From about 1700 to about 1800
European countries expanded their activities establishing colonies around
the world during this period. In addition, there were important scientific
discoveries, political revolutions, and social developments.
Note: This timeline presents events in the history of alcohol and drinking during European Expansion, from about 1700 to about 1800, in chronological order. When events are listed as having occurred within a period of time, such as cir. thirteenth century 1774-1783, they are listed before more specifically dated events, such as 1776.
- The popularity of alcohol in Europe as a medicine was very high throughout the century.1
- Alcoholic beverages played a major role in European diets, especially in providing much needed calories.2
- Winemaking began in Australia (New South Wales) in the late part of the century.3
- By the early 1760s, a London publisher was selling a cellar-record book for listing wine purchases and consumption. This indicates that there was a market for aged wines at that time.4
- Hard cider served as a currency in the American colonies.5
- “Housewives in the northern colonies [of what is now the US] brewed beer every few days, since their product had a short shelf life.”6
Cir. 1720-Cir. 1750
- The prohibition of spirits was attempted in the colony of Georgia, but failed in the Oglethorpe Experiment of 1733-1742.7
- The English Parliment actively promoted gin production to utilize surplus grain and to raise revenue. Encouraged by public policy, very cheap spirits flooded the market at a time when there was little stigma attached to drunkenness and when the growing urban poor in London sought relief from the newfound insecurities and harsh realities of urban life.8 Thus developed the so-called Gin Epidemic. In 1685, consumption of gin had been slightly over one-half million gallons.9 By 1714, gin production stood at two million gallons.10 In 1727, official (declared and taxed) production reached five million gallons; six years later the London area alone produced eleven million gallons of gin.11
- Although the negative effects of the so-called gin epidemic may have been exaggerated,12 Parliament passed legislation in 1736 to discourage consumption by prohibiting the sale of gin in quantities of less than two gallons and raising the tax on it dramatically. However, the peak in consumption was reached seven years later, when the nation of six and one-half million people drank over 18 million gallons of gin. And most was consumed by the small minority of the population then living in London and other cities; people in the countryside largely remained loyal to beer, ale and cider.13 After its dramatic peak, gin consumption rapidly declined. From 18 million gallons in 1743, it dropped to just over seven million gallons in 1751 and to less than two million by 1758, and generally declined to the end of the century.14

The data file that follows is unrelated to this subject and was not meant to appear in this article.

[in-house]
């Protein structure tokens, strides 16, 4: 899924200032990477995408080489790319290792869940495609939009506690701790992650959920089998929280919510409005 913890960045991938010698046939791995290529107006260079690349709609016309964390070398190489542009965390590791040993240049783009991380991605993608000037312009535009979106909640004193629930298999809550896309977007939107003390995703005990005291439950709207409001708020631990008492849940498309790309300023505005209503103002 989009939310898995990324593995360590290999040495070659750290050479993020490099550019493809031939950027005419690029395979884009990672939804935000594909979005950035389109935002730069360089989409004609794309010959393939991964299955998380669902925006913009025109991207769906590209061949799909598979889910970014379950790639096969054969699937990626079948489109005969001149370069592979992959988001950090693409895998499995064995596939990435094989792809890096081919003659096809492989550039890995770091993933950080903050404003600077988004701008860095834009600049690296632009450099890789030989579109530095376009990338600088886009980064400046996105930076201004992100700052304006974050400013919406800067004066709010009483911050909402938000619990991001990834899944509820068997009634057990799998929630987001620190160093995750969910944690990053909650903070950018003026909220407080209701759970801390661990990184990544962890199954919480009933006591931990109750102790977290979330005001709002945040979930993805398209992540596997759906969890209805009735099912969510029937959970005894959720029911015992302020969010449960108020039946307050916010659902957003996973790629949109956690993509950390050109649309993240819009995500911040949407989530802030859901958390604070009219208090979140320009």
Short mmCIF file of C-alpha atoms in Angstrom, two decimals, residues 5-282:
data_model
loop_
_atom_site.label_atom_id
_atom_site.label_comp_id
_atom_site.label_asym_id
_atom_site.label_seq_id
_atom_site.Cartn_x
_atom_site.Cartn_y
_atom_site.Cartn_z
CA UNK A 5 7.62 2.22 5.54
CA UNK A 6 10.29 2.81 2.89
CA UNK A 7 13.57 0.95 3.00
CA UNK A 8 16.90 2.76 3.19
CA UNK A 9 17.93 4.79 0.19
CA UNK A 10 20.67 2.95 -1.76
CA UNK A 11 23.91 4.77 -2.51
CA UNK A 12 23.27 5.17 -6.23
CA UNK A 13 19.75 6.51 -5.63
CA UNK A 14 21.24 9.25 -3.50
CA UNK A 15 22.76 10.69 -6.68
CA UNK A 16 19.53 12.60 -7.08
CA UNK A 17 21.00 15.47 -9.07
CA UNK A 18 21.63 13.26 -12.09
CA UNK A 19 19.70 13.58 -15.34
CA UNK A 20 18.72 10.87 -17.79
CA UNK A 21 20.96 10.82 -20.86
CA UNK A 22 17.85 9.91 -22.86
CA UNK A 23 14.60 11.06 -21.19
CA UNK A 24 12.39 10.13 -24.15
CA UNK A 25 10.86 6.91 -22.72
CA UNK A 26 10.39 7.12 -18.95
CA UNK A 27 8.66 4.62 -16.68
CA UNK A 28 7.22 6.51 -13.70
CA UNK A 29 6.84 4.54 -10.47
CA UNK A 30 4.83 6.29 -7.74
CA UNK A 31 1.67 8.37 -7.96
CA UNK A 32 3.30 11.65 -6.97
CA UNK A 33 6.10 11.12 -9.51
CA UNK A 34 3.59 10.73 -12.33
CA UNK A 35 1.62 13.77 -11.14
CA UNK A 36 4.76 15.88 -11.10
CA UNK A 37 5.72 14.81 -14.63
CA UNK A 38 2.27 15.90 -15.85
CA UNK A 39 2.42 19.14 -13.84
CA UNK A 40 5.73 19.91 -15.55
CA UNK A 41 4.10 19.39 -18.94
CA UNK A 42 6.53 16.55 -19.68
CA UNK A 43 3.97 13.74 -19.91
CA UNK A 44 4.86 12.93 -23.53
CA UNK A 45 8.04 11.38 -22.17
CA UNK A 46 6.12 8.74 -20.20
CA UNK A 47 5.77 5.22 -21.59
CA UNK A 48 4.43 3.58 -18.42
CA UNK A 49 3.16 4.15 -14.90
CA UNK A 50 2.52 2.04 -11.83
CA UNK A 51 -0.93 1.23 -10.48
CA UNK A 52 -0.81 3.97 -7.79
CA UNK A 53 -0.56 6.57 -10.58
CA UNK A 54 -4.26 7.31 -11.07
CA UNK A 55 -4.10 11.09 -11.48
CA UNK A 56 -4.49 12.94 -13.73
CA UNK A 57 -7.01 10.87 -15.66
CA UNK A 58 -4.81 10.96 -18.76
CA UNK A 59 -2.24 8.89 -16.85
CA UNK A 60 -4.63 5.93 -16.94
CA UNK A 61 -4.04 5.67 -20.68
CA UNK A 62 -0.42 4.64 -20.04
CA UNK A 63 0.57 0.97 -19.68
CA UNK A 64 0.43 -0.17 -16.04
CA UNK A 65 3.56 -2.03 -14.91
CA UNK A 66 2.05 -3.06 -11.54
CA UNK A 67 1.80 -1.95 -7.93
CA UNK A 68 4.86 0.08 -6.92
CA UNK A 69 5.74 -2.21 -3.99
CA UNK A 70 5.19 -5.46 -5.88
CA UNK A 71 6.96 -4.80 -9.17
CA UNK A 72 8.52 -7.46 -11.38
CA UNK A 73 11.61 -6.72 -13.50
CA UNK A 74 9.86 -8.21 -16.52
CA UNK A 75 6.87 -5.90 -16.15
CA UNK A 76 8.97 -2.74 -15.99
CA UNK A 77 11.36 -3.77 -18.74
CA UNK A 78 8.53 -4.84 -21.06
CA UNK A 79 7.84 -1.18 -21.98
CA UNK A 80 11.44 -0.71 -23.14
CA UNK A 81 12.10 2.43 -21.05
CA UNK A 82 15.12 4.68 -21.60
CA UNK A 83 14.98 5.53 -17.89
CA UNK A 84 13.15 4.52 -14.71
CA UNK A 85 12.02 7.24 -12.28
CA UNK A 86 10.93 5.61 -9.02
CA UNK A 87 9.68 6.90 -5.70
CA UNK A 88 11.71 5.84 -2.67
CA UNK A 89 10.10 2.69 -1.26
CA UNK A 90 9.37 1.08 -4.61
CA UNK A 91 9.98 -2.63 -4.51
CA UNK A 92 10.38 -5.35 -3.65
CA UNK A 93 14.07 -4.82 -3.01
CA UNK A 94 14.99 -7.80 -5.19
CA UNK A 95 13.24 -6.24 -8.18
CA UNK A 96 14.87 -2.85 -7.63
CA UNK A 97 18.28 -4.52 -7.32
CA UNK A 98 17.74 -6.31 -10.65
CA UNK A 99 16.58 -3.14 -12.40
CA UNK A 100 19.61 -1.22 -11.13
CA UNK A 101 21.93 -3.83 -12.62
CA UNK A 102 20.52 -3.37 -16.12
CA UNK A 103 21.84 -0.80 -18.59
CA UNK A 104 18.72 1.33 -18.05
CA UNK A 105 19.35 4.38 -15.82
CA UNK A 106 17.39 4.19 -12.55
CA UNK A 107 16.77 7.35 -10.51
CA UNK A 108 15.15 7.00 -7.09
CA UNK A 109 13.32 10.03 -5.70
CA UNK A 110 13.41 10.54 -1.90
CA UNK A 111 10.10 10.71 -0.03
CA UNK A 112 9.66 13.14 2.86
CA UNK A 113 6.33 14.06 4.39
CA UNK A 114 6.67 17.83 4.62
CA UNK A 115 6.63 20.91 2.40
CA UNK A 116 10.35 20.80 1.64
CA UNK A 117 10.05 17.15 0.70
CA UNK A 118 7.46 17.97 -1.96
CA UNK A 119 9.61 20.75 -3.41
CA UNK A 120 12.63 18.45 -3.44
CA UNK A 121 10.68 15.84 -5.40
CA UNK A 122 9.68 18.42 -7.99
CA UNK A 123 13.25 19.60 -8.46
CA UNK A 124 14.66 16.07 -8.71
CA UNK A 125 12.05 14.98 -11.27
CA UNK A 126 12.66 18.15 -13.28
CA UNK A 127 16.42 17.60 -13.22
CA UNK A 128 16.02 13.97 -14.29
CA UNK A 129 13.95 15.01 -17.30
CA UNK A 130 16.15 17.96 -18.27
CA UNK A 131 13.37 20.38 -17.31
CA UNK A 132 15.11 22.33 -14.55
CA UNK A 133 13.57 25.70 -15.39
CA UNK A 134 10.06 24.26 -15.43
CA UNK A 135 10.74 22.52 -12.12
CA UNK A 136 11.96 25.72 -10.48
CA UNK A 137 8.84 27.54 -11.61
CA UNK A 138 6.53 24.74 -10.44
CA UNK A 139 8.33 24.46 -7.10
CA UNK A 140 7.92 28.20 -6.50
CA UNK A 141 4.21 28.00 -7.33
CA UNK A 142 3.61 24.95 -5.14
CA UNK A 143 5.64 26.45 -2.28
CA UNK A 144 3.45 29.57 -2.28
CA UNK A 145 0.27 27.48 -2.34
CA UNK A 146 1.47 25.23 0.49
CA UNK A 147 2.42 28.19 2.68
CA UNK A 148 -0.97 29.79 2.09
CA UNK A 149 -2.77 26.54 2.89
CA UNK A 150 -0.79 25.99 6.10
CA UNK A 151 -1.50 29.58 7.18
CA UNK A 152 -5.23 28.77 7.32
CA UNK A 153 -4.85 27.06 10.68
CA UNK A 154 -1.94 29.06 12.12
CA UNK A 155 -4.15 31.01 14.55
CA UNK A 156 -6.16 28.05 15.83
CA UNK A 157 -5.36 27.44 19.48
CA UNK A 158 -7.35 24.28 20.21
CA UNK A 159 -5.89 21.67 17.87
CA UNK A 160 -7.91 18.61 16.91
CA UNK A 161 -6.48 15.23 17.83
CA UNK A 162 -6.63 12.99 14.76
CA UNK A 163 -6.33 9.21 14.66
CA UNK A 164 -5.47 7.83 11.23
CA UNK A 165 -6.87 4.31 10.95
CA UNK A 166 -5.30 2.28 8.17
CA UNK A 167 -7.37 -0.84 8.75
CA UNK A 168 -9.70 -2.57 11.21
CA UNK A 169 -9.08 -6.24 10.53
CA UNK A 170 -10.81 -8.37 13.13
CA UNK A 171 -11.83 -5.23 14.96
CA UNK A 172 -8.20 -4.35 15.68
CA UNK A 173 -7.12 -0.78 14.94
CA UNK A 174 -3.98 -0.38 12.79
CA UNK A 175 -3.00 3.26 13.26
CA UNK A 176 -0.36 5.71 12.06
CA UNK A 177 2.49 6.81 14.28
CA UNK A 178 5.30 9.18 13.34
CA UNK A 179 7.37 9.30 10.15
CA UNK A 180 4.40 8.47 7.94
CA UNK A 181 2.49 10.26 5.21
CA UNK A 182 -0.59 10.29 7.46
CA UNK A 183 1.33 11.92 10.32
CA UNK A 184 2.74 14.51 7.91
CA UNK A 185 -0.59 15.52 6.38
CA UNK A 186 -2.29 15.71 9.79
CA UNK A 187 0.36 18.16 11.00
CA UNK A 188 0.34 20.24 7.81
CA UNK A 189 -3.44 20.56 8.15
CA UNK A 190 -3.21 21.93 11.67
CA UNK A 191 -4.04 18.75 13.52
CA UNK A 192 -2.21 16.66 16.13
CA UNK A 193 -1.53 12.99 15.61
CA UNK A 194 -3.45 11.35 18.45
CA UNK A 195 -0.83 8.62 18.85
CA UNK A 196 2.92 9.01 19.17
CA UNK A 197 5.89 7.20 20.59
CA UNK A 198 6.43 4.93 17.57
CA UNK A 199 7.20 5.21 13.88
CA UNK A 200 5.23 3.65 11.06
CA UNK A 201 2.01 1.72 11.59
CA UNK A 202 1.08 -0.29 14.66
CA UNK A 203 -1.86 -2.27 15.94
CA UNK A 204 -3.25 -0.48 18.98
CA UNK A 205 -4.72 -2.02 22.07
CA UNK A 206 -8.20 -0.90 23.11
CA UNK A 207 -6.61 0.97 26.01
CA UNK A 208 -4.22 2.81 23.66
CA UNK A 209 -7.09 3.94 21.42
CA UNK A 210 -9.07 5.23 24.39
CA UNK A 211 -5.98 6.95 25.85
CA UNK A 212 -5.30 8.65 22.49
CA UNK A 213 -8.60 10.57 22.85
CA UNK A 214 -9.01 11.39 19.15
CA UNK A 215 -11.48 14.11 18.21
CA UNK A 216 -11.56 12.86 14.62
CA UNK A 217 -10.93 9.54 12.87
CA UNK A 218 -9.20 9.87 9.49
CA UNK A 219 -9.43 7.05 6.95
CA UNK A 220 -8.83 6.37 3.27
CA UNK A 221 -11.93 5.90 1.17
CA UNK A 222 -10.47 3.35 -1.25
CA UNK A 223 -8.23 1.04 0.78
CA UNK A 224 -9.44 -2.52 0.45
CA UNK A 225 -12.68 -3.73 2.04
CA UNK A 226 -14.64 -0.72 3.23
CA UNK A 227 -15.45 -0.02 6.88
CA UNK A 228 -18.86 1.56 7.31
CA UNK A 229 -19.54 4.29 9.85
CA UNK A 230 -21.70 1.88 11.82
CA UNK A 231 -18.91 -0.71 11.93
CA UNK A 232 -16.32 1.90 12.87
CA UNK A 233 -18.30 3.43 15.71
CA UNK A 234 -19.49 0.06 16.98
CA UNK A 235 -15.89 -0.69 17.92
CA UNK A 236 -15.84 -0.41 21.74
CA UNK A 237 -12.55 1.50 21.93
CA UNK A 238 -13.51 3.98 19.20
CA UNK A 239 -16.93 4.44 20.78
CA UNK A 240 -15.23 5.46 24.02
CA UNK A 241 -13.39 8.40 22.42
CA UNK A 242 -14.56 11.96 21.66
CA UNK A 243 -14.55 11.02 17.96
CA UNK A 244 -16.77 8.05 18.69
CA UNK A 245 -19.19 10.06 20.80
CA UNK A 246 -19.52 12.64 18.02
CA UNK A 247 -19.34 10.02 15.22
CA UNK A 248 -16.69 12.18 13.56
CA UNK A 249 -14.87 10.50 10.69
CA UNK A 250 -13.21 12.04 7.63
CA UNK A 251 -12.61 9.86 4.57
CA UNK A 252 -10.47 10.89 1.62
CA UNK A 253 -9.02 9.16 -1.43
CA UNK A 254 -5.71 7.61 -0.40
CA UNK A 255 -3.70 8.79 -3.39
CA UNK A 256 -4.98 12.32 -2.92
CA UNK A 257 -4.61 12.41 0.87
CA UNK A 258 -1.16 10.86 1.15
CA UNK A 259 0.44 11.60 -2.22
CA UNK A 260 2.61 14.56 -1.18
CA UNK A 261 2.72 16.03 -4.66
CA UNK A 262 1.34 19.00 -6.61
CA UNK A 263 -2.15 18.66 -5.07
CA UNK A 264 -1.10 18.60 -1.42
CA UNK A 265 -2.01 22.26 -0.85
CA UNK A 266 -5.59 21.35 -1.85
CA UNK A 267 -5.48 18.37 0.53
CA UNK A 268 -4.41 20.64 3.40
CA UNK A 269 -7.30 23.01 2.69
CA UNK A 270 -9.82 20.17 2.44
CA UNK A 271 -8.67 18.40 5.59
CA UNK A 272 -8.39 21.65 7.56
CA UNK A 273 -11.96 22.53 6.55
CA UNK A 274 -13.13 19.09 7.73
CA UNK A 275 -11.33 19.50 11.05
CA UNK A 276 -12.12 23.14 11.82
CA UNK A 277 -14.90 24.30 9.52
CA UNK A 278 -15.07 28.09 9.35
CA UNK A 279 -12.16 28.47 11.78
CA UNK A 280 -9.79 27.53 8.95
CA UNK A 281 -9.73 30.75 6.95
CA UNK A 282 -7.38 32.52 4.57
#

- A number of factors appear to have converged to discourage consumption of gin. These include the production of higher quality beer of lower price, rising corn prices and taxes which eroded the price advantage of gin, a temporary ban on distilling, a stigmatization of drinking gin, an increasing criticism of drunkenness, a newer standard of behavior that criticized coarseness and excess, increased tea and coffee consumption, an increase in piety and increasing industrialization with a consequent emphasis on sobriety and labor efficiency.15
- “In the late 1700s and th early 1800s, several navigators and explorers [to New Zealand], such as Marion du Fresne (in 1772), noted that the indigenous people, the Maori, were not fond of liquor and reacted in surprise and disgust when they tasted it.”16
By 1700, sparkling Champagne had become so popular that it sold for twice the price of the best still wine from the region.17
Portugal established the oldest appellation system in the world, the Douro Valley.18
By 1714, gin production in England reached two million gallons per year, double that of 1696.19
“The first large-scale vineyard was planted in northern Mexico around 1717, and various prohibitions [against other vineyard plantings] were decreed thereafter in order to secure the Spanish wine monopoly.”20
The profits of vintners in France increased as the demand grew for both inferior and good wines.21
Increasing rural prosperity in France enabled peasants for the first time to drink alcohol daily in viticultural areas.22
To control drunkenness, Parliament passed the Gin Control Act of 1729. It raised taxes on alcoholic beverage retailers.23
Londoner John Clarke invented the hydrometer, which could be used to measure the alcohol content of beer, wine or spirits.24
English sailors were given the option to take their daily ration of alcohol as a pint of wine or a half-pint of rum, instead of the traditional gallon of beer. 25
- In Holland, the poduction of gin increased 400% between 1733 and 1792.26
- Parliament repealed the ineffective Act of 1729 because it had failed to stop what was seen as a gin epidemic.27